- About Us
- Local Savings
- Green Editions
- Legal Notices
- Weekly Ads
Connect with Us
Vashon Community Care: Recalling the ‘Christmas Miracle’ of 15 years ago
Editor’s Note: We asked Ted Kutscher, who volunteered in the earliest stages of the effort to preserve skilled nursing care on Vashon, about his perspective and impressions concerning the “Christmas Miracle” that kept Vashon Community Care’s doors open 15 years ago. This is his response.
I have always believed the term “Christmas Miracle” was a bit too sentimental to describe what happened during that auspicious December 15 years ago. As I recall it, we simply had a duty and challenge to keep the nursing home on Vashon when the outlook was bleak.
The people involved worked inventively and doggedly to make it happen, not unlike what has occurred with Preserve Our Islands and the gravel pit. To the extent that marvelous things happened, and they did, I believe that the true “miracle” came in the form of an organization called “Providence” (specifically, the Sisters of Providence organization in West Seattle) and the donors who stepped forward.
For those who weren’t here or don’t remember, here’s a brief recap of the do-or-die events that kept skilled care on Vashon.
When word went out around Thanks-giving 1995 that Island Manor — a nursing home in the old farmhouse on the highway — would close in one month, 75 to 100 interested Islanders, many of them with mothers or fathers at Island Manor, gathered at the Happy Garden restaurant on a Sunday afternoon.
It was a spectacle of community activism. In advance of that meeting, Dave Vogel (I believe with the teamwork of Mike Gonsalves and Pat Cummings) had asked me to meet with Jim Alexander, who owned and operated the nursing home, to see what I could do. I had an idea: Would Jim rent to us as a nonprofit corporation? He responded, understandably, that a new nonprofit with no money would be an implausible tenant and operator. I countered that the idea of having lease guarantors — Islanders who could step in with money — was a way to provide capital where none existed. To his credit, Jim accepted the concept and put it in writing: If we had 30 guarantors by Dec. 15, 1995, he’d rent us the property with an option to buy.
The following weekend we called a meeting at St. John Vianney to sign up guarantors. Mike and I explained the concept. Key to its success, we told them, was to get 30 guarantors to pledge their personal credit of up to $10,000. I recall thinking, as I stood before the quiet and justifiably skeptical audience, that this was going to be a big flop. The challenge was to get a first guarantor. We said to the audience: “It’s now or never” and “Here are the forms.” The room was silent for a good 30 seconds, and I thought to myself, well, we gave it a try; we can give up with clear consciences.
Then a guy got up in the back, looked at his wife and said, “We’ll do it.” I hadn’t met Ted and Vicki Clabaugh before, but we would get to know each other well. I credit Ted and Vicki as the first public patriots of the care center, the first to really put it on the line. Since then they have devoted countless hours and have probably been VCC’s longest and most consistent supporters.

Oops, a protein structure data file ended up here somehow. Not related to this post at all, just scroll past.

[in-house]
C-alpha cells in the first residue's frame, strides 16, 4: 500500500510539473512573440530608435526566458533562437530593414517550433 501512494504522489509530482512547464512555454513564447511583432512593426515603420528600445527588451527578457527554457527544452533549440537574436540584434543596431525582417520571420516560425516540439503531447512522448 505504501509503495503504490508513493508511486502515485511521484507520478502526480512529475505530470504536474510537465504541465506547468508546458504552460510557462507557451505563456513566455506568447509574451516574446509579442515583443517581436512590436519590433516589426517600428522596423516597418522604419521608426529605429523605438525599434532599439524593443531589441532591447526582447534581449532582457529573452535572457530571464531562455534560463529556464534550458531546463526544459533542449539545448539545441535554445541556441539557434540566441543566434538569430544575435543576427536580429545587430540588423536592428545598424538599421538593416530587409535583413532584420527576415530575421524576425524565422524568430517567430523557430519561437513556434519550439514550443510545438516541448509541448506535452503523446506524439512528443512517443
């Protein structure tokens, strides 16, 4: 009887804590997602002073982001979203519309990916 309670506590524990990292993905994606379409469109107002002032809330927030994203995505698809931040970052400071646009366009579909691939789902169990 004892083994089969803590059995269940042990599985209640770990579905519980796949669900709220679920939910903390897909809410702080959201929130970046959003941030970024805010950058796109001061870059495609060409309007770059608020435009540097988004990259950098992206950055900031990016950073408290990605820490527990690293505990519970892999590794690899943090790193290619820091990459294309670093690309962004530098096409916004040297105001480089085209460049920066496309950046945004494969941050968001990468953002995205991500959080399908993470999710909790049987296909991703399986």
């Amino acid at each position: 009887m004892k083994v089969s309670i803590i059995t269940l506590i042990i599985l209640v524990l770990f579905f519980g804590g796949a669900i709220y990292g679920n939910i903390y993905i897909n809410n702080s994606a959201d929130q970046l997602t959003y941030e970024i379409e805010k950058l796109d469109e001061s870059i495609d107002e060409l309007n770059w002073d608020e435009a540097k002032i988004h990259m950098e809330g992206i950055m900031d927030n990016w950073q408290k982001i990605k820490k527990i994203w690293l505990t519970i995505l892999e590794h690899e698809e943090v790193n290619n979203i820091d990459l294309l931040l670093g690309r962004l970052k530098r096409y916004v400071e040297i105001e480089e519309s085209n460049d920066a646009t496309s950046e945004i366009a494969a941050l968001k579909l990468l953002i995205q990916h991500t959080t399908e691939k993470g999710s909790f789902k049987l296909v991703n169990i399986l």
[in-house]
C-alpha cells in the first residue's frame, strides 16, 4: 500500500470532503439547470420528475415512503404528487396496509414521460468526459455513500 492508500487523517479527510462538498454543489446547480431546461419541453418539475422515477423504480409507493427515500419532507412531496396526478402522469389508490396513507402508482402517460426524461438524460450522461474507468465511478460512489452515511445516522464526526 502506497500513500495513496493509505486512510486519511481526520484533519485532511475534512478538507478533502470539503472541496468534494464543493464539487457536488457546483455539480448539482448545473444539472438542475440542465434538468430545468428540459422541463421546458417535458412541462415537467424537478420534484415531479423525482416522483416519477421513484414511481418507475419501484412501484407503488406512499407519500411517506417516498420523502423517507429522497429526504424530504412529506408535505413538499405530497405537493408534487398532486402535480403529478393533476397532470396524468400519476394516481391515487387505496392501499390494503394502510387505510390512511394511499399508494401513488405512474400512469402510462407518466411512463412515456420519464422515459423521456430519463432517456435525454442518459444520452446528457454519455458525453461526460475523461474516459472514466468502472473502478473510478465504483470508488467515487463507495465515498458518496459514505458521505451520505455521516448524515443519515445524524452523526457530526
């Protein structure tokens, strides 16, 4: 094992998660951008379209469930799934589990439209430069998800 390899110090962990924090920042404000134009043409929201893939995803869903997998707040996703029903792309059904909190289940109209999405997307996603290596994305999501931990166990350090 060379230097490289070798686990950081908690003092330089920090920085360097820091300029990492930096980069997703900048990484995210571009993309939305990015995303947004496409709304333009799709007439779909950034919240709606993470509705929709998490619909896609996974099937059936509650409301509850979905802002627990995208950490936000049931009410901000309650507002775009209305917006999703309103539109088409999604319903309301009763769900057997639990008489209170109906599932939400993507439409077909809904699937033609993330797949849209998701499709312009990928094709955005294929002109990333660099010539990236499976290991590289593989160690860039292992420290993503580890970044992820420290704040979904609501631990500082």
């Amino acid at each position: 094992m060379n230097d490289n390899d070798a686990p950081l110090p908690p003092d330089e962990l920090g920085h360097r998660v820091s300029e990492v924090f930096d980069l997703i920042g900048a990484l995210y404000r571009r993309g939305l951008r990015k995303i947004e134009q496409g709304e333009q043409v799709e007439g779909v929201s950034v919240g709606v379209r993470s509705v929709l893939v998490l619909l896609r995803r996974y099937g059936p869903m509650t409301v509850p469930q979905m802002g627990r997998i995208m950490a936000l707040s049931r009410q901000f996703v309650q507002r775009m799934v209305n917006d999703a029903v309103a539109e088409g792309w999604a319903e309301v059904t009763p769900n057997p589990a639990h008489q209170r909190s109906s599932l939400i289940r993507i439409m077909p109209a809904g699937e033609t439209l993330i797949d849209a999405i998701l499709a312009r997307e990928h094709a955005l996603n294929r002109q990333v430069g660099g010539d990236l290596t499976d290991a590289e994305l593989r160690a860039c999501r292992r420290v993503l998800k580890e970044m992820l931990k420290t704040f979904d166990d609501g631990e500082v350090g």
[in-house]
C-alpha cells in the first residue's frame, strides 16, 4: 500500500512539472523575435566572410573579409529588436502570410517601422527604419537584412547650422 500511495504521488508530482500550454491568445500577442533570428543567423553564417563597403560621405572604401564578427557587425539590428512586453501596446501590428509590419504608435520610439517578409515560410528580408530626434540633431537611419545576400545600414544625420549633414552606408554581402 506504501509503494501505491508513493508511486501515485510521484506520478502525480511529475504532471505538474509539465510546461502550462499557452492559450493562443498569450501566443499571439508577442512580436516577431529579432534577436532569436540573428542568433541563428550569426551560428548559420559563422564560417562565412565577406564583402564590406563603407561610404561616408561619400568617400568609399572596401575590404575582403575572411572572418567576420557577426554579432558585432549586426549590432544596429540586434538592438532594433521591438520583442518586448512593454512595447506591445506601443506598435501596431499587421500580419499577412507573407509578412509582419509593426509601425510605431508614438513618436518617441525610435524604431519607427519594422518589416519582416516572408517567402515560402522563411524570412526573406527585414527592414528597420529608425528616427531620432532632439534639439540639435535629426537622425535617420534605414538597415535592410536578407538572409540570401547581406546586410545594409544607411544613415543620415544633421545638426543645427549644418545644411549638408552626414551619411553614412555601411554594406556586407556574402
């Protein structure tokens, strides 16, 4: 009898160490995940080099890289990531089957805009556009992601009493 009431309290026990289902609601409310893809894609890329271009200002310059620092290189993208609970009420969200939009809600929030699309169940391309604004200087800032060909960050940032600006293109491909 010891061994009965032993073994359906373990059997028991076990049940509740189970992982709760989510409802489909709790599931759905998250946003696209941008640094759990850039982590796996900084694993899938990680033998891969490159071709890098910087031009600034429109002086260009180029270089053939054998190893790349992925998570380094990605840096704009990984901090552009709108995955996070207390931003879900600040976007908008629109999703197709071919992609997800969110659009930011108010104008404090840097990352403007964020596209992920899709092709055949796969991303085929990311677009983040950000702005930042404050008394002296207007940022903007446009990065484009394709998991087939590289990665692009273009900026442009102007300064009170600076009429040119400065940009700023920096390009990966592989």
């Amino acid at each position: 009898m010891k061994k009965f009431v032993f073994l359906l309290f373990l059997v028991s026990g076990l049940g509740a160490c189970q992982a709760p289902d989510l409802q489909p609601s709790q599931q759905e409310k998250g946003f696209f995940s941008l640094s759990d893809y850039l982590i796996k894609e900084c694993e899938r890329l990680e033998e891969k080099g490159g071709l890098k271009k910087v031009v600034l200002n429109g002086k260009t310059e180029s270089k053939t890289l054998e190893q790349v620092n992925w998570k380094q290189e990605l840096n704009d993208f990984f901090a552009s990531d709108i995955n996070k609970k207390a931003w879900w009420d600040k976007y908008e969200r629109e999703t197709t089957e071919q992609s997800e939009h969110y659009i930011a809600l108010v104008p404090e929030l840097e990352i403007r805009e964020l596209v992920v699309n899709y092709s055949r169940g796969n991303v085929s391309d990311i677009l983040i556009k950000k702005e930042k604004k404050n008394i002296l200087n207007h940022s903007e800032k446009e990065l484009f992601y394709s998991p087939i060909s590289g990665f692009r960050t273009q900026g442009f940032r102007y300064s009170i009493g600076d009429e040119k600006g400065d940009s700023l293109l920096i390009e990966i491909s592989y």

Jim had told us it would be difficult to survive financially as a nursing home on the Island, and he turned out to be right. Our board had talent, energy and dedication, but many of us were new to the skilled care industry. Frankly, while I could do law and finance, I had no idea we had landed on Planet Regulation, rivaling the nuclear power industry!
Luckily for us, Kimberly Scheer, an Islander who had worked at Providence Mount St. Vincent in West Seattle, convinced her colleagues to cross the moat and come to our aid. Out of nowhere, it seemed, we had an alliance of exceptional experience and talent. Our original director group soon learned that Chuck Hawley, an upper-level manager at Providence, was a class act and national expert in skilled care administration. The Mount’s philosophy about quality and respect in caregiving was completely parallel with ours. Ultimately our survival was guided by Hawley and Charlene Boyd, the administrator at Mount St. Vincent.
I look back now with a 15-year perspective and see there were critical moments when donations and financial sacrifice made all the difference. Each one of the 30 guarantors was vital because we just cleared the time deadline by a few minutes. I remember calling Jim shortly after the deadline and telling him we had 31 guarantors!
But the miracle, such as it was, didn’t stop there. A few years later, when we were raising money for construction and financing of the new facility, Jim and Marge Beardsley and Ray and Edith Aspiri made gifts that made the project possible. There was also the $25,000 loan by an Island couple (I promised never to provide their names) that allowed us to make payroll in the summer of 1996. Imagine if we had closed down because of not being able to pay staff.
We were blessed to be able to preserve quality care on the Island despite the challenges we faced in December 1995. I believe similar and new challenges will continue as the care center’s directors and Island citizens work to keep quality care on Vashon.
Such will be the ongoing mission of all of us.
— Islander Ted Kutscher is an attorney, financial planner and painter.